West MacDonnell Ranges

If you think there's nothing to see in the Red Centre of Australia apart from Ululu, Alice Springs and lots of red desert, then you don't know about the MacDonnell ranges. Stretching for 400km from east-west in a series of parallel ranges, the East and West MacDonnell Ranges straddle the town of Alice Springs, which sits alongside a gap between them.

The long term erosive work of streams in the ranges has created a magnificent series of dramatic gaps and gorges which are easy to access from Alice Springs and are truly a photographer's delight.

The majority of the natural attractions that visitors come to see are in the West MacDonnell Ranges, which is protected by West MacDonnell (Tyurretye) National Park, however the eastern branch still has plenty of natural wonders to enthral the visitor. Tours of the ranges operate from Alice Springs, taking in each section of the range in day and half day tours. All the well known attractions are serviced by well maintained sealed roads that are suitable to drive any kind of vehicle along. For the best photographs, we recommend visiting the gorges in the afternoon when the light on the rocks is far better than in the mornings.

The West MacDonnell Ranges sweep around west from Alice Springs for 200 km. The ranges consist of a series of long, steep-sided parallel ridges rising up to 600m high above the valley floors that were carved by ancient rivers such as the Finke and Hugh Rivers. These are the most popular natural features of the West MacDonnells.

Following Larapinta Drive west from Alice Springs, the road forks after 47 kilometres; whereas the left turn goes towards Hermannsburg, the right turn is named Namatjira Drive from here. It is named after Albert Namatjira, a Western Arrarnta man who was born at Hermannsburg Mission in 1902 and who was the first Aboriginal painter who used the "European" way of painting his country. Having been given watercolours as a young man, he immortalised the beauty of his country in countless paintings. And it is precisely the kind of landscape that inspired him that can be seen along the road that now bears his name.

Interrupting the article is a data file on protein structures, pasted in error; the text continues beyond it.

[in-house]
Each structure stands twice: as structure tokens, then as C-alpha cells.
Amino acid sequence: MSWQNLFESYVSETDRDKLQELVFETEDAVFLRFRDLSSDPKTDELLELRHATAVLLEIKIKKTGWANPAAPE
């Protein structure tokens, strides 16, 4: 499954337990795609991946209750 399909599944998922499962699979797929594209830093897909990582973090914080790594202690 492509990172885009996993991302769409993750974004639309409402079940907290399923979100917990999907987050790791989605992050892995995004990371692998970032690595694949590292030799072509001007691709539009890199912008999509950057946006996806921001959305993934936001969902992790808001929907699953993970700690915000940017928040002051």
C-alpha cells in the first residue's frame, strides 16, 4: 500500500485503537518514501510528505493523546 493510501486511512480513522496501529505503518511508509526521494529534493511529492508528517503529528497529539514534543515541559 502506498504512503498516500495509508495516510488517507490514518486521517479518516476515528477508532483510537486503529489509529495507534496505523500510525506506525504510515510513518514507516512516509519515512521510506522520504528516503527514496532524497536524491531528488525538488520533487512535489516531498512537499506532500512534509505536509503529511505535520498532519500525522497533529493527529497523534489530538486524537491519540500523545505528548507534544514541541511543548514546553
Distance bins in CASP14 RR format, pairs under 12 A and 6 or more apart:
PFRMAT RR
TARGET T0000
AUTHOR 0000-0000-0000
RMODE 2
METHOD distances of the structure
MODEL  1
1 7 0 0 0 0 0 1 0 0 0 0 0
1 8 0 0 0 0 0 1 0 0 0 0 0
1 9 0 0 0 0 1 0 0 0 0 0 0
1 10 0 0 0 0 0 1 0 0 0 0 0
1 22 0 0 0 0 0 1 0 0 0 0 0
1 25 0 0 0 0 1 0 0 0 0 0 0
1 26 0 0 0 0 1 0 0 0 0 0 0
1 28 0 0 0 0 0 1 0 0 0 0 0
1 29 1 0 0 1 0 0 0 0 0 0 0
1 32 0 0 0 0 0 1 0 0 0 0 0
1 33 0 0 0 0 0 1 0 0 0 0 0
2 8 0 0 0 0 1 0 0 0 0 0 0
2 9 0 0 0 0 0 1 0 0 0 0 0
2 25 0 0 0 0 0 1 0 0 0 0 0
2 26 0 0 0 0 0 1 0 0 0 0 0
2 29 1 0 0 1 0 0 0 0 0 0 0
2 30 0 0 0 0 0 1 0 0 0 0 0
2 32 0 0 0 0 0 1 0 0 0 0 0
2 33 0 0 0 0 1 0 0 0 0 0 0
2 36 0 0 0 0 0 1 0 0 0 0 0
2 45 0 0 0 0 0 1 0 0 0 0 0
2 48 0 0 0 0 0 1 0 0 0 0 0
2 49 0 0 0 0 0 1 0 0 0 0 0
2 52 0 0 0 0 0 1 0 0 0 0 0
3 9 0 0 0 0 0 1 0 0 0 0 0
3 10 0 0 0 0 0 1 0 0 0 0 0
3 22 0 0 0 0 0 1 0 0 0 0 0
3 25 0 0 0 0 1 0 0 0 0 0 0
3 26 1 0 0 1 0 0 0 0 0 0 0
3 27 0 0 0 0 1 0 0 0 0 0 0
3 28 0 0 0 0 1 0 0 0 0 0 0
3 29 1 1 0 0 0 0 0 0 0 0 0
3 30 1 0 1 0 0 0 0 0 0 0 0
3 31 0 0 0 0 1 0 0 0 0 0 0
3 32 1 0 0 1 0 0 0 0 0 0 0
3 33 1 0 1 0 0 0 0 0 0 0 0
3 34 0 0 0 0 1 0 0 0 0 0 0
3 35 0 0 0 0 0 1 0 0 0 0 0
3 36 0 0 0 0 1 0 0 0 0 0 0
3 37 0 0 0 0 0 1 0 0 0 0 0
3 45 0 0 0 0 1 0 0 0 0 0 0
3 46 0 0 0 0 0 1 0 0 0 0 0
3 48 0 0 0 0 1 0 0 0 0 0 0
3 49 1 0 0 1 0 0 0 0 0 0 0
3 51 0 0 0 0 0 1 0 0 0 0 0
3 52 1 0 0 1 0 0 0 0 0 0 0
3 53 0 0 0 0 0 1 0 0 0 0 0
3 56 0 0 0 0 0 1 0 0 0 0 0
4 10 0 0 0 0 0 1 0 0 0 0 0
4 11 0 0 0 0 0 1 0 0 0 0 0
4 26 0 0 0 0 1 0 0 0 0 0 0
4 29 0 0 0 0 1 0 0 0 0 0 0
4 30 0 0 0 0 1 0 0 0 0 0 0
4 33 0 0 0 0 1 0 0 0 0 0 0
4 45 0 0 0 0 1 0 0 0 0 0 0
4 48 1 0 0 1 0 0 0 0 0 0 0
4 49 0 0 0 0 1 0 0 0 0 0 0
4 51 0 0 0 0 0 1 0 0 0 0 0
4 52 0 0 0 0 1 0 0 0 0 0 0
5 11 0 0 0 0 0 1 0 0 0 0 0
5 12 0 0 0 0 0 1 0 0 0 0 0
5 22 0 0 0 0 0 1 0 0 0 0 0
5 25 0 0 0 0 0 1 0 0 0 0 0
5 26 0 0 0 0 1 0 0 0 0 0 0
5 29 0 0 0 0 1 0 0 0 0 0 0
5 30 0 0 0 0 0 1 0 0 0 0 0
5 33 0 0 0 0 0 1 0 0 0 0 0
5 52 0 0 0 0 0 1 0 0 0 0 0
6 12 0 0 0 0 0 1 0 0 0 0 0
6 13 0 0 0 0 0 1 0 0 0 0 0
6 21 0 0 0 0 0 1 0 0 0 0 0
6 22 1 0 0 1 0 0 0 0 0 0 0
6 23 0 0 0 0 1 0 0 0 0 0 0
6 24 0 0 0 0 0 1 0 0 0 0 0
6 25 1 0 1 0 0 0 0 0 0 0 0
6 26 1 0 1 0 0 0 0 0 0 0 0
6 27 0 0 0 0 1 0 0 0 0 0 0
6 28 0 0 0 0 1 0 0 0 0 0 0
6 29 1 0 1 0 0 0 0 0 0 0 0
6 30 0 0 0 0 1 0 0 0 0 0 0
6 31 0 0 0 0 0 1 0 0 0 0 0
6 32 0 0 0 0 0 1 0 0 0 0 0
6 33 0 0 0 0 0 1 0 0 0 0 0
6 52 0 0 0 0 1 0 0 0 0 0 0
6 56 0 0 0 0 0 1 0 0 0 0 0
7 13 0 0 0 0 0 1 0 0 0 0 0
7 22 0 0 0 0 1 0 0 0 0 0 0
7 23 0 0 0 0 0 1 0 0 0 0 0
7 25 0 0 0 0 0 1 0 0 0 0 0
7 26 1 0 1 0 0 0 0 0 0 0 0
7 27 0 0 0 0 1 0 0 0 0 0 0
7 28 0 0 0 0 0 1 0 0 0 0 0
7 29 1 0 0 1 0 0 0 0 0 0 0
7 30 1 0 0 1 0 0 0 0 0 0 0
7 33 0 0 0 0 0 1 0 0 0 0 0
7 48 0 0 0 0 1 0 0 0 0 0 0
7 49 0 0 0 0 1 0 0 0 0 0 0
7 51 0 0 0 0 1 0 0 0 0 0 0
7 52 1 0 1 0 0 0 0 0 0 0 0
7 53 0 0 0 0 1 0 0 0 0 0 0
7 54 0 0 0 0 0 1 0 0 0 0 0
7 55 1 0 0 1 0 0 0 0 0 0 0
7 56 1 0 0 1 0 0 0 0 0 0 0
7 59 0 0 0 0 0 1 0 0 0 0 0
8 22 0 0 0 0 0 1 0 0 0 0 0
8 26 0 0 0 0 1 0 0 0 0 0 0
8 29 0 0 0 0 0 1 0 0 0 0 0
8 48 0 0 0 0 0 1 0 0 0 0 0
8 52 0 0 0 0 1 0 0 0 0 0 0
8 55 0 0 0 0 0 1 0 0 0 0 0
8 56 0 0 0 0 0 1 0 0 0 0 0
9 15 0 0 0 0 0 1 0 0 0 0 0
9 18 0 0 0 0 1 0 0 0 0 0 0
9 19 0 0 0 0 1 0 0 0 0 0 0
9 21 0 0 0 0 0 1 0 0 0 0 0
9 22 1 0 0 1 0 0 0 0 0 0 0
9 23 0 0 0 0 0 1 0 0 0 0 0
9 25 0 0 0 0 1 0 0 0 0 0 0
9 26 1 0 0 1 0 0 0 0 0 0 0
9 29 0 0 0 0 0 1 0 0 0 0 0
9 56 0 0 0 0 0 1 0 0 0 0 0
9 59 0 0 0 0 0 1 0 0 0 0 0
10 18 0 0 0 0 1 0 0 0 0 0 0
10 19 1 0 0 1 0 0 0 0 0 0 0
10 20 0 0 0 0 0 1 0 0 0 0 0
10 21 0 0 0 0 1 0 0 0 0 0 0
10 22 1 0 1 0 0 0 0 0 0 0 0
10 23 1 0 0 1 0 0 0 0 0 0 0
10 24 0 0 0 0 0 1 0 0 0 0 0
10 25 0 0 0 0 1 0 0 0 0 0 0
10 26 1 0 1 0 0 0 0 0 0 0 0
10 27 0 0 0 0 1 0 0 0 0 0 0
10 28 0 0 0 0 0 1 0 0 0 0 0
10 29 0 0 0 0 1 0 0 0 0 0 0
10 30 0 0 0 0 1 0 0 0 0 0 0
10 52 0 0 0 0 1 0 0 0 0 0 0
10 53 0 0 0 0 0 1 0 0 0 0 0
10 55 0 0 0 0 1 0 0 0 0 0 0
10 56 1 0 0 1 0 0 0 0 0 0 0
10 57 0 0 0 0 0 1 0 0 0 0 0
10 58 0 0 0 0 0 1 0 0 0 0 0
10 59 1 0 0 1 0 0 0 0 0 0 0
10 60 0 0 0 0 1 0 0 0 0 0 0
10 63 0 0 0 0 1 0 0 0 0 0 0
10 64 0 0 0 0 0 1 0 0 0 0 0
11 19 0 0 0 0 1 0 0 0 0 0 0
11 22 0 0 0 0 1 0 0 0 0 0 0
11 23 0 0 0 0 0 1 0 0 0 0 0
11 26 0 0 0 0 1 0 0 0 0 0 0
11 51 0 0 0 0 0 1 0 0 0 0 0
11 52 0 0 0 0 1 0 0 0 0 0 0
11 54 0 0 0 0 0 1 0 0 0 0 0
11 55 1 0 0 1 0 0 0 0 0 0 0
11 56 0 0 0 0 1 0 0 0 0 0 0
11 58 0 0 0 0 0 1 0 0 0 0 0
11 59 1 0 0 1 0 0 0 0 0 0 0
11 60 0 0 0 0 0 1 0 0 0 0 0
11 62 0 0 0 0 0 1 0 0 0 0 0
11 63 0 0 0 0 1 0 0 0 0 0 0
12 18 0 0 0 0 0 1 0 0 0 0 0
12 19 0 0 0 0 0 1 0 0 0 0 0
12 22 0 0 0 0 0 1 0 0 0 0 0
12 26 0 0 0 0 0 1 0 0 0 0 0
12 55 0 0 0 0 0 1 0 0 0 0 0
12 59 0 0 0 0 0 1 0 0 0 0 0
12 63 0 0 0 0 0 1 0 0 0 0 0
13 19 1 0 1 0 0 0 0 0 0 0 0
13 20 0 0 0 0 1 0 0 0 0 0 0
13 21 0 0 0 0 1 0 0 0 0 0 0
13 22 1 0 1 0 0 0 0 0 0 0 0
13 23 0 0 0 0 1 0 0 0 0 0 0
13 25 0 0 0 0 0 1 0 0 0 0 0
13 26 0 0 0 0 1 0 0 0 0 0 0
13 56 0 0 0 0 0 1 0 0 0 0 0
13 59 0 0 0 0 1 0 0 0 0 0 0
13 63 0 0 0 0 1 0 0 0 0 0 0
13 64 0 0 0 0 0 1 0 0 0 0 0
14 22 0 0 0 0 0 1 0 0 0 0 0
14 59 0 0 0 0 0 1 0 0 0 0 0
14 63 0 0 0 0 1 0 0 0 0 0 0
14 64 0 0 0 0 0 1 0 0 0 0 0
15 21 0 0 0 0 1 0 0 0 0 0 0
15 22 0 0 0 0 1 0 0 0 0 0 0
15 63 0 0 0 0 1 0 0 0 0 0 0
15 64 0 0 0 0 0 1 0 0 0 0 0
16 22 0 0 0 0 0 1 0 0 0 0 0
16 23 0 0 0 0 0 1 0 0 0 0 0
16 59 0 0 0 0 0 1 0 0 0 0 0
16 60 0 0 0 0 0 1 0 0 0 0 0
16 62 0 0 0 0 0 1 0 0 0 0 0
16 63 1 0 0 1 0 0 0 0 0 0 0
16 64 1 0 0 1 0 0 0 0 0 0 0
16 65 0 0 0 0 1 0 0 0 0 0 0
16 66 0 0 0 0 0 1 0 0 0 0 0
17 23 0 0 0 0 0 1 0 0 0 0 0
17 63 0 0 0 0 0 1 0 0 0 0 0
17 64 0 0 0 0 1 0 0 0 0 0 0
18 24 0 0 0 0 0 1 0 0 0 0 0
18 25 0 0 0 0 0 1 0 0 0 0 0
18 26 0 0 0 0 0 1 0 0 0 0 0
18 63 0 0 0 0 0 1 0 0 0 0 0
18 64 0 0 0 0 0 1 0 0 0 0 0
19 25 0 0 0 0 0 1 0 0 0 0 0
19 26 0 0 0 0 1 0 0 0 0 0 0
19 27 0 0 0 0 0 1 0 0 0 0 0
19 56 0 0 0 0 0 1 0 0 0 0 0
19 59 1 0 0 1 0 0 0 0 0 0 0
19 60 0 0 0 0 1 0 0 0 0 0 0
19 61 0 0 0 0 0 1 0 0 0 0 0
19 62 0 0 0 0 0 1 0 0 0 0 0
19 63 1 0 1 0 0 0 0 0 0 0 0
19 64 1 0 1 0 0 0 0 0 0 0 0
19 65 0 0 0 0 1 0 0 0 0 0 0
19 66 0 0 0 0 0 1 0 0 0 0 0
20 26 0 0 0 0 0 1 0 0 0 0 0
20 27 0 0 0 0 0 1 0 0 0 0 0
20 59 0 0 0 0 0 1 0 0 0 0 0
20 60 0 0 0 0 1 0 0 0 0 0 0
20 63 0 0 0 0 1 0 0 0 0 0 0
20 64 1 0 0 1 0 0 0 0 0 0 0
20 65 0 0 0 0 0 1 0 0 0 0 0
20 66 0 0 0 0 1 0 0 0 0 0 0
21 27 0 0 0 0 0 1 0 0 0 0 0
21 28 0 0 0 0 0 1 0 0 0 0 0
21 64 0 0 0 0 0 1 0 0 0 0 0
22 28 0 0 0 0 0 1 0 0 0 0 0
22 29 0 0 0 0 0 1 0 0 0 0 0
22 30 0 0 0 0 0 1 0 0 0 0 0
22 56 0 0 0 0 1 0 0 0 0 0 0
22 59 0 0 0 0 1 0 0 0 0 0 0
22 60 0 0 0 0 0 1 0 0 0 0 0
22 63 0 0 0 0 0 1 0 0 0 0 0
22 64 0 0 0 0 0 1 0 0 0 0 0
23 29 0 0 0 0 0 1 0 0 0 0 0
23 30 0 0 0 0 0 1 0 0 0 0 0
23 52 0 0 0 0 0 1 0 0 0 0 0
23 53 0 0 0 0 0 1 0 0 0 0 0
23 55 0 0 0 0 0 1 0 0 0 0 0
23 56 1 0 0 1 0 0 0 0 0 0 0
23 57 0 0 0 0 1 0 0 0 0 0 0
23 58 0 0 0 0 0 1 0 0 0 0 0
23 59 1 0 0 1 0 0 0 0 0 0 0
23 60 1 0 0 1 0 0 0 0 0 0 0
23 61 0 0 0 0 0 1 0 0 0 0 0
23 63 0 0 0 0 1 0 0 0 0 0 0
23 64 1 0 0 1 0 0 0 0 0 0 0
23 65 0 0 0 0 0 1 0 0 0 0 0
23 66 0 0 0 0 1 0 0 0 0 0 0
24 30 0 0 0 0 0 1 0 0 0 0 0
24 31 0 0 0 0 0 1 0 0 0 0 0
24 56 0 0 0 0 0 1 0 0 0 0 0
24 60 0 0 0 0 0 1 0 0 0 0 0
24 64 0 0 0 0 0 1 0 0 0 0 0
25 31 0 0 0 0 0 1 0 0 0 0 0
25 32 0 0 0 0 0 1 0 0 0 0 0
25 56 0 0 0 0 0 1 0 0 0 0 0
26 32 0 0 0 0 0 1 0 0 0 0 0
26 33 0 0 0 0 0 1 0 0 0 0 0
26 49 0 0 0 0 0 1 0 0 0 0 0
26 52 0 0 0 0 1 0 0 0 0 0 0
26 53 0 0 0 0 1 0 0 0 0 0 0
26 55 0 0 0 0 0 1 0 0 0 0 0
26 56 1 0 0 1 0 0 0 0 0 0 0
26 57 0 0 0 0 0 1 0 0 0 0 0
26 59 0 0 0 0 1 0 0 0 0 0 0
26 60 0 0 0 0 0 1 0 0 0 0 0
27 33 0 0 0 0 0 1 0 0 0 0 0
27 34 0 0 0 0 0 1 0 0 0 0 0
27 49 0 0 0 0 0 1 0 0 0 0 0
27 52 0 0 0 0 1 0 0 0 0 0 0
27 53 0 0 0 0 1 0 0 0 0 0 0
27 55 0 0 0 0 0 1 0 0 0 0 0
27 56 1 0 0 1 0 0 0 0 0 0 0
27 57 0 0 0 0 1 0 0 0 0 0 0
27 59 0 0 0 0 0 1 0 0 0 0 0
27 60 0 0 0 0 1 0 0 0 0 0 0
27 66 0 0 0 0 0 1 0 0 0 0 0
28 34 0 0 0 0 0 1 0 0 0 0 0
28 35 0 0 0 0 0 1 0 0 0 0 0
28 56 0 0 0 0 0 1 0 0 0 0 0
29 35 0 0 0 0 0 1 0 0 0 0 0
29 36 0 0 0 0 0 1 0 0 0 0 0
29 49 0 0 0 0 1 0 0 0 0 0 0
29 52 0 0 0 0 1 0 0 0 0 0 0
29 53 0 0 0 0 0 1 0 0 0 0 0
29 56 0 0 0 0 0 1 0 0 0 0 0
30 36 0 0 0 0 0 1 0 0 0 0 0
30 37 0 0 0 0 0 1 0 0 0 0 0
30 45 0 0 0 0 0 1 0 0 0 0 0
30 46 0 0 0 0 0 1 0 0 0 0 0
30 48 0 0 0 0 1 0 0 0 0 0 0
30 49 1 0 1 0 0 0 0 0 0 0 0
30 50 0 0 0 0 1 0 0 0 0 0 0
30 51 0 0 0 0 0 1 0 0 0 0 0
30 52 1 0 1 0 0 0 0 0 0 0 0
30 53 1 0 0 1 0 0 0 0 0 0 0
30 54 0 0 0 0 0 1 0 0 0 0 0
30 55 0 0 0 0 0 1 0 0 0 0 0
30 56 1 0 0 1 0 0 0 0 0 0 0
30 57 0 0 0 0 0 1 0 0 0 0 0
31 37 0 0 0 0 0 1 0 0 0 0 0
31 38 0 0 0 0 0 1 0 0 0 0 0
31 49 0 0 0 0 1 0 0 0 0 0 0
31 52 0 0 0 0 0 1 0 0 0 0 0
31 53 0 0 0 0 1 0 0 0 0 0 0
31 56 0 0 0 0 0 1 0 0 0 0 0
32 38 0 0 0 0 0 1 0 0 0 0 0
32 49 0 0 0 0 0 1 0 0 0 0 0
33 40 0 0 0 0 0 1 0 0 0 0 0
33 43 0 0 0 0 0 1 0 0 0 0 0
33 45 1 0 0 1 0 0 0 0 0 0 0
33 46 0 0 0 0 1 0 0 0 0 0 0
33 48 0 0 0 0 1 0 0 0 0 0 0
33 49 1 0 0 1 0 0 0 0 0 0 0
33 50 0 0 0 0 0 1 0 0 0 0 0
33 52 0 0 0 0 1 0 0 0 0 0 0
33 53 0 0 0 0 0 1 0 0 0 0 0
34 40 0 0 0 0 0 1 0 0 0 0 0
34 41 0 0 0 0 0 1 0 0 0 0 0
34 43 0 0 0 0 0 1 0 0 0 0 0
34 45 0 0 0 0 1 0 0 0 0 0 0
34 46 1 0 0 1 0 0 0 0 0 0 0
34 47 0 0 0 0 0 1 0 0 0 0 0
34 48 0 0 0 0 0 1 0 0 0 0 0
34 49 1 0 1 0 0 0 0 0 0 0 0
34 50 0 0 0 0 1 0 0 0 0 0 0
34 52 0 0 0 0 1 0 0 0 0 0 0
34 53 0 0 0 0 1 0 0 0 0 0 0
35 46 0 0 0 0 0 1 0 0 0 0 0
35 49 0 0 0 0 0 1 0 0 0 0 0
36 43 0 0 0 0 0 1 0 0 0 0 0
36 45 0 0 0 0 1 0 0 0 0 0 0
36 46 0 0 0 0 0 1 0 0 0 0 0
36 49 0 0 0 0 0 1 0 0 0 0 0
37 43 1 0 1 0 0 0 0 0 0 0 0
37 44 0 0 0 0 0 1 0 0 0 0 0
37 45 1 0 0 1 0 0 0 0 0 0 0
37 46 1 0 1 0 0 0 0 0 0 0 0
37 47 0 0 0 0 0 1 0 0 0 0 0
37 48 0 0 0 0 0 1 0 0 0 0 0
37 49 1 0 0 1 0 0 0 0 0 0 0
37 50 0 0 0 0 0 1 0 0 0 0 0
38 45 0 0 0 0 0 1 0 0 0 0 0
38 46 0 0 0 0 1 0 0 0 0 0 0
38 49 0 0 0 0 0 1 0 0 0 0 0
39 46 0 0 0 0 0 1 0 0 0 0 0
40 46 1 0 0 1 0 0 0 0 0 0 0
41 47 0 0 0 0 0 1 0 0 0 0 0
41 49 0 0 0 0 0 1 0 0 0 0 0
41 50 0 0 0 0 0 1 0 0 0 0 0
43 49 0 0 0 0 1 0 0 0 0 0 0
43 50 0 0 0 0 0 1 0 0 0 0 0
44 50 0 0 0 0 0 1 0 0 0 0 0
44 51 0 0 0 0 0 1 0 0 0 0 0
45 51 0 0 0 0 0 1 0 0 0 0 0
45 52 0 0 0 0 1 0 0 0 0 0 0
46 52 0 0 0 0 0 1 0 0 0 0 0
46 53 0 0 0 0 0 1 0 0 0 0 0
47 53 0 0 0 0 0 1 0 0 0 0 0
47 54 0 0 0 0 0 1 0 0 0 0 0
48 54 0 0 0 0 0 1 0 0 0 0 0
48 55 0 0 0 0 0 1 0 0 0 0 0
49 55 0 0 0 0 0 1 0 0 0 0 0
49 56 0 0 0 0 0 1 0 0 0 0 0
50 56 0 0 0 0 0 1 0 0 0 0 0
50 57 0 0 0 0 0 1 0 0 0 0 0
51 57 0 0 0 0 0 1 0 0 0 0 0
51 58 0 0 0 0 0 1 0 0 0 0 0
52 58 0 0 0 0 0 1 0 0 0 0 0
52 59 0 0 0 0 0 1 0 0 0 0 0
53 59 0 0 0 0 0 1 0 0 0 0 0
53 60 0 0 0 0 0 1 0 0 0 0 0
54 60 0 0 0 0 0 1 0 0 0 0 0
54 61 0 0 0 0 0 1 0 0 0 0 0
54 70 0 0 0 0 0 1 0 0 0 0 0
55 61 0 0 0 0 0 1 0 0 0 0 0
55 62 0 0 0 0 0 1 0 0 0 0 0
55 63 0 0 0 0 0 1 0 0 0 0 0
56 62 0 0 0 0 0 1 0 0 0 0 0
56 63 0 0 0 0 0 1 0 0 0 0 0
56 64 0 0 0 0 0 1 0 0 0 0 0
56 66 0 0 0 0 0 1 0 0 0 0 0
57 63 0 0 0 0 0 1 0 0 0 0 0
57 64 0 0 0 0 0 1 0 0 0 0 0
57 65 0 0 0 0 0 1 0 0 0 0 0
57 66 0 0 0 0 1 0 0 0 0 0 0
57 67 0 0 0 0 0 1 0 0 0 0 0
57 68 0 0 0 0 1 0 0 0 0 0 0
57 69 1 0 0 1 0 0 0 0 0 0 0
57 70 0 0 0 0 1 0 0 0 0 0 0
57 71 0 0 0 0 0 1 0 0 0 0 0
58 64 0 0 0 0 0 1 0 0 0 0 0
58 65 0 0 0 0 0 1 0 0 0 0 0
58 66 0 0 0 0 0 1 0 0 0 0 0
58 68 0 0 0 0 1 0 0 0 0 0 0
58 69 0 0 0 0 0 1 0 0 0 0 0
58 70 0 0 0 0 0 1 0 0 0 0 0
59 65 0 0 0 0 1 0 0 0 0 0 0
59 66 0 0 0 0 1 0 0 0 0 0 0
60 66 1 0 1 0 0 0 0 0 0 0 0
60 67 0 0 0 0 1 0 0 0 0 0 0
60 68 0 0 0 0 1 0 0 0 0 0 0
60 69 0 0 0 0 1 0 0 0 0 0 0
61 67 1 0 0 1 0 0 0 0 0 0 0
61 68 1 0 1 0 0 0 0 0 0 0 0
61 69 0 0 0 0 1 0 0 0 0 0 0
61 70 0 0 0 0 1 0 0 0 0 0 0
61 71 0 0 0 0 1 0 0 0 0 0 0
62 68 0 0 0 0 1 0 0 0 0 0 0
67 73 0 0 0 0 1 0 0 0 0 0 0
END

The road runs along the southern boundary of the West MacDonnell National Park and features lush parkland and water holes.

Standley Chasm

Standley Chasm, near Alice Springs, is a huge gap at the tail end of the West MacDonnell Ranges. The walls of Standley Chasm are so high, at its base there is only sunlight for a few minutes around noon each day. At this time, the sun strikes the walls and provides a glowing orange effect. A stony path through the gap passes desert palms, mulga and a variety of wildflowers. Rock wallabies scurry up sheer vertical rock faces.

Simpsons Gap

Situated 20 km west of Alice Springs, Simpsons Gap is another very picturesque gap in the West MacDonnell Ranges National Park. The river bed and waterhole in the gap are recognised as another good place to see rock wallabies. It was named by Surveyor McMinn in 1871 while exploring possible routes of the Overland Telegraph Line. One of the most prominent waterholes in the West MacDonnell Ranges, Simpsons Gap is an important spiritual site to the Arrernte Aboriginal people, where several dreaming trails and stories cross.

Redbank Gorge

This narrow gorge is a top swimming spot, its red cliff faces are simply stunning in the afternoon sun.  The pool of water is quite small, but there is lots of sand around it.  Also, growing out of the cliff faces are black and white trees.  Very distinct contrast with the red cliff faces.  The water is deep and cold, however, due to the cathedral-height walls towering above. There is a 20 minute walk to the gorge from the car park.

Serpentine Gorge

A lookout above the cliffs of this gorge gives visitors sweeping views of this narrow, winding gorge and its series of semi-permanent waterholes. Marked walking trails give entry into the gorge.

Ellery Creek Big Hole